One of the longest military engagements in Canadian history, the mission in Afghanistan spanned over a decade. To commemorate Canada’s entry into the Afghanistan War, the Royal Canadian Regiment (RCR) Museum in London launched the Regiment’s Afghanistan oral history project in October.
The project will be a collection of memories from the theatre told by members of the RCR who completed tours in Afghanistan, under International Security Assistance Force (ISAF) between 2002 and 2014. The project is being carried out in association with The Memory Project, an initiative of Historica Canada.
A tribute to the Conflict in Afghanistan was first included to the RCR Museum during renovations and expansions in 2012. The permanent exhibition included informative displays and pieces from the combat zone. However, Executive Director of the Museum, Dr. Georgiana Stanciu felt there was something missing.
“At the time, as I was putting together the exhibition, I really didn’t have the luxury of the academic research that would give structured information and make it easier for the public to interpret. So, it was a lot of going around and asking ‘how did it happen? What did you here and there? What were your locations?’ so on and so forth. As I was going through the process I realized that the recording of the opinions, impressions and memories is absolutely necessary, and it must be part of the project.” said Stanciu.
Currently, the museum is in the process of interviewing members of the RCR, hoping to finish the interview portion by winter. Though Stanciu wishes they could interview everyone, resources only allow that the key figures in the conflict from RCR will be interviewed. These figures range from senior leadership to members of battle groups. There is no date yet for when the project will be completed.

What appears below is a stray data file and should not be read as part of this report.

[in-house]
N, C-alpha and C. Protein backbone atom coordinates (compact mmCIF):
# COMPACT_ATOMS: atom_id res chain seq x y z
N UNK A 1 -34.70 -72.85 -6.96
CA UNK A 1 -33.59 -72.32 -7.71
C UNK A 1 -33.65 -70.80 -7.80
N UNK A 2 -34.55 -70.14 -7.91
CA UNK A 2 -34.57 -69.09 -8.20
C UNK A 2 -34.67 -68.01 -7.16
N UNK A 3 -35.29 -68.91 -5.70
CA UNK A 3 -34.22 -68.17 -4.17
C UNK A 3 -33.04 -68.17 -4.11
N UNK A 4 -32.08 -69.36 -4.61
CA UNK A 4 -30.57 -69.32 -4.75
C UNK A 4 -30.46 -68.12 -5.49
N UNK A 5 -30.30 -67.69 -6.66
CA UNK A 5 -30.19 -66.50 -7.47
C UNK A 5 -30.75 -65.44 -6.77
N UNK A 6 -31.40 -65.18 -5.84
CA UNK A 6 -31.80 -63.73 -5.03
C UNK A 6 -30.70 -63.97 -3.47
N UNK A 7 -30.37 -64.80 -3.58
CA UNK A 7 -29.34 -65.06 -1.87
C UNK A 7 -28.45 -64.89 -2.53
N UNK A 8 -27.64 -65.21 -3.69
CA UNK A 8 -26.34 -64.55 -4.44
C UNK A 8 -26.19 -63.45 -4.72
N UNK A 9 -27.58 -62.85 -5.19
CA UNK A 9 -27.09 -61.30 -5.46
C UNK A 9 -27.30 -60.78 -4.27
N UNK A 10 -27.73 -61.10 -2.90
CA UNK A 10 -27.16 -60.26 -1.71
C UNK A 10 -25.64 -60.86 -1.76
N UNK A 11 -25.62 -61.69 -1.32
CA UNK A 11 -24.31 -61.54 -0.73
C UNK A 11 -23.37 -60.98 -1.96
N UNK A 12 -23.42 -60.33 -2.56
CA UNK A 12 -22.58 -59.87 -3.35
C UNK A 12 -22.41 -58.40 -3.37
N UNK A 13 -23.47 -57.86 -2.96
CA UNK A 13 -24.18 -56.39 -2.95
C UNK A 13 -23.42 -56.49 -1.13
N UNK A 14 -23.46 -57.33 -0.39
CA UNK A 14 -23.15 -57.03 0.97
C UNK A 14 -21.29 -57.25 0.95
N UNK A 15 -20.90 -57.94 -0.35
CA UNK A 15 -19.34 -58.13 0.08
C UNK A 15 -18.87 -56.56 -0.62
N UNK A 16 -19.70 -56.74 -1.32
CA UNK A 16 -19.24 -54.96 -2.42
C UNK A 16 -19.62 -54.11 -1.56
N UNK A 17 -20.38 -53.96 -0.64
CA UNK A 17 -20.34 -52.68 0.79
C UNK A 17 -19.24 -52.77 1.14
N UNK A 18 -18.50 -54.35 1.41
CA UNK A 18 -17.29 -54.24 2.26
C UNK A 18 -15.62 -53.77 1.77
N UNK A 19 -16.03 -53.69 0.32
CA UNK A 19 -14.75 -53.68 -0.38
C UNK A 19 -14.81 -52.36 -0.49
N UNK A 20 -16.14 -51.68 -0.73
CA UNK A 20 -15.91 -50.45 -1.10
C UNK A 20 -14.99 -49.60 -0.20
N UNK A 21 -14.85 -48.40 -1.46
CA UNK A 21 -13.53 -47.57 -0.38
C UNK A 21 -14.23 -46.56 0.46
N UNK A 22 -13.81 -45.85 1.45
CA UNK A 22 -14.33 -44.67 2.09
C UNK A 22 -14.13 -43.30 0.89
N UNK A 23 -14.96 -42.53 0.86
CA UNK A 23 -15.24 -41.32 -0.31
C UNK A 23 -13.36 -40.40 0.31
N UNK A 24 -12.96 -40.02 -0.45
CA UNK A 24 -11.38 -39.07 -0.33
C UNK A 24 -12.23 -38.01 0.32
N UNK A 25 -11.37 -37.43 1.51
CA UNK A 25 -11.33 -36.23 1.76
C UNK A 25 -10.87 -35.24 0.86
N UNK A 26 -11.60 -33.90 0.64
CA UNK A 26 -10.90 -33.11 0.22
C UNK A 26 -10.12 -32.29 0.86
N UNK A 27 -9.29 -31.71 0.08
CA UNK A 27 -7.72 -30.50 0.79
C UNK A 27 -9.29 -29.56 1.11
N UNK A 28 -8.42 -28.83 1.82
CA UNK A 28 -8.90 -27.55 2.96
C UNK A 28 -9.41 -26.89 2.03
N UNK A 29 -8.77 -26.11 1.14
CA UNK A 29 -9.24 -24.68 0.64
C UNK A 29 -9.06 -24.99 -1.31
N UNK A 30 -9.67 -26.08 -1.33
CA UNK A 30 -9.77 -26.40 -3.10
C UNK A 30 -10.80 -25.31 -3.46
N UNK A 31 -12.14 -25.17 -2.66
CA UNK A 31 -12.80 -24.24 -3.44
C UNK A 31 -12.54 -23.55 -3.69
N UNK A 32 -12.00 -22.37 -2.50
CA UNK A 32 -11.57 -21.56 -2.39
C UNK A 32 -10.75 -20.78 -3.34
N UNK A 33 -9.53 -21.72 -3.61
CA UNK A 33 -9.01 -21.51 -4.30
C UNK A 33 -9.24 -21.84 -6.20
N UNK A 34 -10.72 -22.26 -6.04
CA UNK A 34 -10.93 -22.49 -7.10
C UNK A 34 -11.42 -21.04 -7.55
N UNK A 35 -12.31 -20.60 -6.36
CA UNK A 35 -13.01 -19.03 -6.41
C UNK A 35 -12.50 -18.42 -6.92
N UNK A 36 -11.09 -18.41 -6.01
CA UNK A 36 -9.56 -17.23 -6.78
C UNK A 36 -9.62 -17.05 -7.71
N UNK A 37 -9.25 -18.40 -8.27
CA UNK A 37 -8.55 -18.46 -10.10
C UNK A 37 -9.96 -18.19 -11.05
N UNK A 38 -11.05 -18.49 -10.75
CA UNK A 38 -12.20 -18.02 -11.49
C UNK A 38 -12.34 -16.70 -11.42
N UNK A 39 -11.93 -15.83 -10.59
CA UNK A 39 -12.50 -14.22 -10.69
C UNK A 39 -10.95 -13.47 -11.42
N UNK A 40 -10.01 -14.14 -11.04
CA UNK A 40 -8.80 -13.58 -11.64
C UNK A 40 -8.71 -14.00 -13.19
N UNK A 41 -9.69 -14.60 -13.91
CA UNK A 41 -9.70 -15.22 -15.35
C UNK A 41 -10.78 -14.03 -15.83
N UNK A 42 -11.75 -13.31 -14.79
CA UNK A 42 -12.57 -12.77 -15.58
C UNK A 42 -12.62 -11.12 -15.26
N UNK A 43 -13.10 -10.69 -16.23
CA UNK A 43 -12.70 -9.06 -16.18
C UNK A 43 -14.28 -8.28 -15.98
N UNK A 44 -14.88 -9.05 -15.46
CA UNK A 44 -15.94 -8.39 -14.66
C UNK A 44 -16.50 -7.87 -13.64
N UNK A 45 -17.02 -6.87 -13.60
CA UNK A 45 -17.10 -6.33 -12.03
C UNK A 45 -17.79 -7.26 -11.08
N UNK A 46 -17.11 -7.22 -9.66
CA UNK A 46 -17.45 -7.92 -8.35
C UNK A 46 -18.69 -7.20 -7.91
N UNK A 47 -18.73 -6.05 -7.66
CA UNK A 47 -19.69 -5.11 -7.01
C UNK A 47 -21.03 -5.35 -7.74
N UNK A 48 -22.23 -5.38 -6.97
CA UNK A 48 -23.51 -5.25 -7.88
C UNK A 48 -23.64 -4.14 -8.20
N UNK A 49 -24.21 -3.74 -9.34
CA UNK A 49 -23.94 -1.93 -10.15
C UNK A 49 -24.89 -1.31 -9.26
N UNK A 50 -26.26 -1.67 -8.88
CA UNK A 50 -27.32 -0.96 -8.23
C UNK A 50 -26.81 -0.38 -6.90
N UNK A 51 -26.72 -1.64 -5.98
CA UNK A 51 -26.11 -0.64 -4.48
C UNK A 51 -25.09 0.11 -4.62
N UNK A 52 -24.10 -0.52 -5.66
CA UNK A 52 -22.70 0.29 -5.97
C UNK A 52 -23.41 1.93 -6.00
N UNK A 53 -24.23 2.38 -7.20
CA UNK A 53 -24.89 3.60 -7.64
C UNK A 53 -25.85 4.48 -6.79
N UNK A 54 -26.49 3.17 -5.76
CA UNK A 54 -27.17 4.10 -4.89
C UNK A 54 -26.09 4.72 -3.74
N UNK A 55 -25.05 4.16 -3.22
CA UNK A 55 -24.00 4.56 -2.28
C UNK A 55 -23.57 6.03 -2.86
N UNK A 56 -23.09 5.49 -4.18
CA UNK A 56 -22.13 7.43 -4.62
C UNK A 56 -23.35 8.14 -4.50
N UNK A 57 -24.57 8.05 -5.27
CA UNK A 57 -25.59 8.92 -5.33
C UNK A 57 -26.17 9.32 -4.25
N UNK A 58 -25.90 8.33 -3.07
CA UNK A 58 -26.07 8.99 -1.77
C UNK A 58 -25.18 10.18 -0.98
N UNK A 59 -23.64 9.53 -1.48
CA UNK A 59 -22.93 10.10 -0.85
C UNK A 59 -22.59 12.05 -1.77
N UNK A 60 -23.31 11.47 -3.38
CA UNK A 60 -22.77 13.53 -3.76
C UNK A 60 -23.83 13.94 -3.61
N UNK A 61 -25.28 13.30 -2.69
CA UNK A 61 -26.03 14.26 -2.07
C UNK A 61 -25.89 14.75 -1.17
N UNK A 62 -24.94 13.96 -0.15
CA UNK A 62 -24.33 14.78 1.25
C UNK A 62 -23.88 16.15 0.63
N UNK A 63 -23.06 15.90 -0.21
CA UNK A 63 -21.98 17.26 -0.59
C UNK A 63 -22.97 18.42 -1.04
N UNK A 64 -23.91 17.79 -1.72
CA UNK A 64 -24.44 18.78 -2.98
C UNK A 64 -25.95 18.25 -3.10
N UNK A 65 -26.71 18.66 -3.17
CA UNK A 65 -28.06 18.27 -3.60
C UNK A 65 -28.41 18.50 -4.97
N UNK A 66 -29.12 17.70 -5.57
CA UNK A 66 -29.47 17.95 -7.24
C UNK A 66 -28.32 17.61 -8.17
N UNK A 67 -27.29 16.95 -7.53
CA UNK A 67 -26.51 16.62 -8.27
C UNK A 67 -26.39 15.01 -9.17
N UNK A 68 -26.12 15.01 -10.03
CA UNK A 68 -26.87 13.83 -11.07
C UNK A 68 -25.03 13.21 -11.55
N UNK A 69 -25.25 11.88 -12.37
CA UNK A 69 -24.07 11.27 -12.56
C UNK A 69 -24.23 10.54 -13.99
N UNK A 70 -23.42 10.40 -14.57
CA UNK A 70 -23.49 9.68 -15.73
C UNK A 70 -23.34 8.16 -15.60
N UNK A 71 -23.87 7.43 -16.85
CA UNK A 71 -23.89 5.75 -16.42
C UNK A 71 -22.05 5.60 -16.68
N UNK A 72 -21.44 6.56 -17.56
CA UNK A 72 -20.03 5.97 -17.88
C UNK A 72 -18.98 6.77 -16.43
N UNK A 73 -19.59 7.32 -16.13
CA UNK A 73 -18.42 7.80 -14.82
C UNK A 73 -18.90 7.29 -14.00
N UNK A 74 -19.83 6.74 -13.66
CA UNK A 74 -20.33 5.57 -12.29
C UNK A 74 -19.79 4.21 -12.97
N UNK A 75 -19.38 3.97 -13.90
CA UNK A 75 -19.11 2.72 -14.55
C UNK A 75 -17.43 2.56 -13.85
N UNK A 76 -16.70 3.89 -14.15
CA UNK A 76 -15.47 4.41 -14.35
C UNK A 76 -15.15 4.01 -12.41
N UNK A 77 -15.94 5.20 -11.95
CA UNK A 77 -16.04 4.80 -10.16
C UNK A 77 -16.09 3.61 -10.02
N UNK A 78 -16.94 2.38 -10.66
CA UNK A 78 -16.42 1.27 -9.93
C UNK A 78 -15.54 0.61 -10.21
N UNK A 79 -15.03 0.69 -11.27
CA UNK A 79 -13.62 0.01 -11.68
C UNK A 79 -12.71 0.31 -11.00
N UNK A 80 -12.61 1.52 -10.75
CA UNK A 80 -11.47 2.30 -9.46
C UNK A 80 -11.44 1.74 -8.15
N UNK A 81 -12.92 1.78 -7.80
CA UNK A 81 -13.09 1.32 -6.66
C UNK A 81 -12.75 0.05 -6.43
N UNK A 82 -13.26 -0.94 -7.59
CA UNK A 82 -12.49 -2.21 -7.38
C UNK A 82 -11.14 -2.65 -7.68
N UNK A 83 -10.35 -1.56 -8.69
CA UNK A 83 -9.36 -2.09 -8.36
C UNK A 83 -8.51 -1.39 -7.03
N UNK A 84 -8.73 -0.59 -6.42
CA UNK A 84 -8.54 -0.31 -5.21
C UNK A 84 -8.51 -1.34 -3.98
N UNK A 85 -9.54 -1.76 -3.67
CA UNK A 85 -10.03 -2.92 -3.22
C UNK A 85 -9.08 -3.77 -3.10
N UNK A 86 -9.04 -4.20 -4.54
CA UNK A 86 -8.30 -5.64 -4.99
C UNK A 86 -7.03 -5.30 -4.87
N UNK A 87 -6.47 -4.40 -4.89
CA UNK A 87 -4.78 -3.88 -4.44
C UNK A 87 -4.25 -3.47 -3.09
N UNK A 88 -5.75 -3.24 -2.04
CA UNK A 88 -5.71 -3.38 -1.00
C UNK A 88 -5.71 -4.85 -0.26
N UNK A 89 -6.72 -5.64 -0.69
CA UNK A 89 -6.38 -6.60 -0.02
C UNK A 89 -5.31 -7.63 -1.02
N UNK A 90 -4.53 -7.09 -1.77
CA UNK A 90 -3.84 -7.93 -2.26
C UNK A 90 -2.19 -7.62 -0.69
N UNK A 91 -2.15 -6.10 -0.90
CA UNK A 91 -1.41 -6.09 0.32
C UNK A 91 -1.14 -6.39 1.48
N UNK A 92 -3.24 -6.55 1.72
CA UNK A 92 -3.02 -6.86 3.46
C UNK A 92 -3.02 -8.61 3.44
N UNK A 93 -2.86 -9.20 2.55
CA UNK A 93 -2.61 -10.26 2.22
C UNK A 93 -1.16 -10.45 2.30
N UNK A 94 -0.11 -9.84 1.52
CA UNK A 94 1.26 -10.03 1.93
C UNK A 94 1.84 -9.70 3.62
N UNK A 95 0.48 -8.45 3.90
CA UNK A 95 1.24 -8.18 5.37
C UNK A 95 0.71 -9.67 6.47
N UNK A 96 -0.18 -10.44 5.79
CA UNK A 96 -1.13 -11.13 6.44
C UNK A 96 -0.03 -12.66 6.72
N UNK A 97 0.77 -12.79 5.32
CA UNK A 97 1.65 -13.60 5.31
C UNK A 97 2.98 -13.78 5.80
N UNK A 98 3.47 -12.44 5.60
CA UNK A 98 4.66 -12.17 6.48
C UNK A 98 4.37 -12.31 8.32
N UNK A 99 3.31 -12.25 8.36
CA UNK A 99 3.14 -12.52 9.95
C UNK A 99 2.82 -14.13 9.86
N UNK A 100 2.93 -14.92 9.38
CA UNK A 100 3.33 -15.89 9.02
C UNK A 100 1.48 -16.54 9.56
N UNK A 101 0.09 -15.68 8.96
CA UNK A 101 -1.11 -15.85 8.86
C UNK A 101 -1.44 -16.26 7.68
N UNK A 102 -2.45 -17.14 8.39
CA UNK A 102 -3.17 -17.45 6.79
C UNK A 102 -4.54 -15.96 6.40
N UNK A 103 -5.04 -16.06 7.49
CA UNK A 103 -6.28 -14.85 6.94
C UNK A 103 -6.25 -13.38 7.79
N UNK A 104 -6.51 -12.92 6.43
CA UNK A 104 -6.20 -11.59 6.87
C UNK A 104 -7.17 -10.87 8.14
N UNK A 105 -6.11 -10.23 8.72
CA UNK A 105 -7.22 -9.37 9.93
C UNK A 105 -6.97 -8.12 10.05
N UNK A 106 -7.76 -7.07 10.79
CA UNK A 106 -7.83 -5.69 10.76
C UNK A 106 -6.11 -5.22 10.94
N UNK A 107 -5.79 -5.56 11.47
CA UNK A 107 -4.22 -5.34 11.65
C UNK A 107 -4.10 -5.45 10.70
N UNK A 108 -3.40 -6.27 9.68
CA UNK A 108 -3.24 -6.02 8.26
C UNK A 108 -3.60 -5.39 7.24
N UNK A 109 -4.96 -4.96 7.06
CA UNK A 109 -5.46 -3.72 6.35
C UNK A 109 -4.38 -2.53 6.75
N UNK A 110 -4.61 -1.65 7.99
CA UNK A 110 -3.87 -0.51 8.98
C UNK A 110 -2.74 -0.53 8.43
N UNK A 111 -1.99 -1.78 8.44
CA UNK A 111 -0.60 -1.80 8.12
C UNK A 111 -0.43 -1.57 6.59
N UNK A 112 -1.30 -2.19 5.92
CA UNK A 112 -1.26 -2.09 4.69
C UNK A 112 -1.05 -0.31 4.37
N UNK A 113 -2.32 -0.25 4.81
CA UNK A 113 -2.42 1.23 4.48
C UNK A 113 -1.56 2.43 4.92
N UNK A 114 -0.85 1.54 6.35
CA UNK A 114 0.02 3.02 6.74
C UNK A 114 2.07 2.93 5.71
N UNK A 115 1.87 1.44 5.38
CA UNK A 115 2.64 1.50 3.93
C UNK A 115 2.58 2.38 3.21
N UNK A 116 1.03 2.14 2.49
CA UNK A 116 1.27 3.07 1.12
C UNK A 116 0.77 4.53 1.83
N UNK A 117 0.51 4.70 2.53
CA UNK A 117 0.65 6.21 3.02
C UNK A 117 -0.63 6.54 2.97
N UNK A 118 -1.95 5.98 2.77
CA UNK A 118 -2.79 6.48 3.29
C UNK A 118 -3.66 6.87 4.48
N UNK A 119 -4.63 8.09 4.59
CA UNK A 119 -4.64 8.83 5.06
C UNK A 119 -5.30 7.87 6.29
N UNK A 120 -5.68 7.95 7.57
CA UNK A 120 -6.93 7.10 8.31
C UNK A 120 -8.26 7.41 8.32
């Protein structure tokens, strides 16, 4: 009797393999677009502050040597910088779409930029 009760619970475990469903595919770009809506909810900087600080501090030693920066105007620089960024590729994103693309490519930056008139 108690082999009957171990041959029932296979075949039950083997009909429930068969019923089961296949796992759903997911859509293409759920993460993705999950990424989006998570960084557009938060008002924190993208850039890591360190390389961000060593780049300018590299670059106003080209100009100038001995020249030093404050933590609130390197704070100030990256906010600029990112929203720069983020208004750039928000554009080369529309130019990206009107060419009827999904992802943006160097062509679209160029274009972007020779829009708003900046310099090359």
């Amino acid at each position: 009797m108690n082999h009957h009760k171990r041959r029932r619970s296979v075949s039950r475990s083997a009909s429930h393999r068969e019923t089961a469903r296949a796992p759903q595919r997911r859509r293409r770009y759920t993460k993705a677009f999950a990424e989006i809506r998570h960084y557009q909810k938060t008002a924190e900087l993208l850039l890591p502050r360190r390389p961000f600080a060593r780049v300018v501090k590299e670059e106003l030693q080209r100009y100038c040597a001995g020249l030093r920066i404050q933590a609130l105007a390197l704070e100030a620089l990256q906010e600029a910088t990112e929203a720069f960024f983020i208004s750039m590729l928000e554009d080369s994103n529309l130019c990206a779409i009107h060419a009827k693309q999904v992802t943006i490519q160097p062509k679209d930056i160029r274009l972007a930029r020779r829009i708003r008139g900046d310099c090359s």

Once compiled, the recollections will become part of the museum’s Conflict in Afghanistan permanent display and digitally archived for future generations.
“It’s definitely an important piece of Canadian contemporary history, military and otherwise. It spans over ten years and in our particular case the RCR had a really important role,” noted Stanciu.
The RCR played a significant role in the conflict, says Stanciu, suffering heavy casualties. Out of the 155 CAF members who lost their lives in Afghanistan, 27 were RCR members and 28 were in units that fought in the RCR battle groups.
Since the beginning of the mission, more than 40,000 CAF members have deployed to Afghanistan, making it the largest deployment of personnel since the Second World War.
Stanciu is hoping the oral project will help educate and create awareness amongst the general public about the mission in Afghanistan.
“We really hope to attract the public interest to the conflict itself…after all these are people who leave their families to go and do their duty. There is a lot of personal component to it. It’s still a work in progress, but I am confident there will be some buzz about it,” said Stanciu.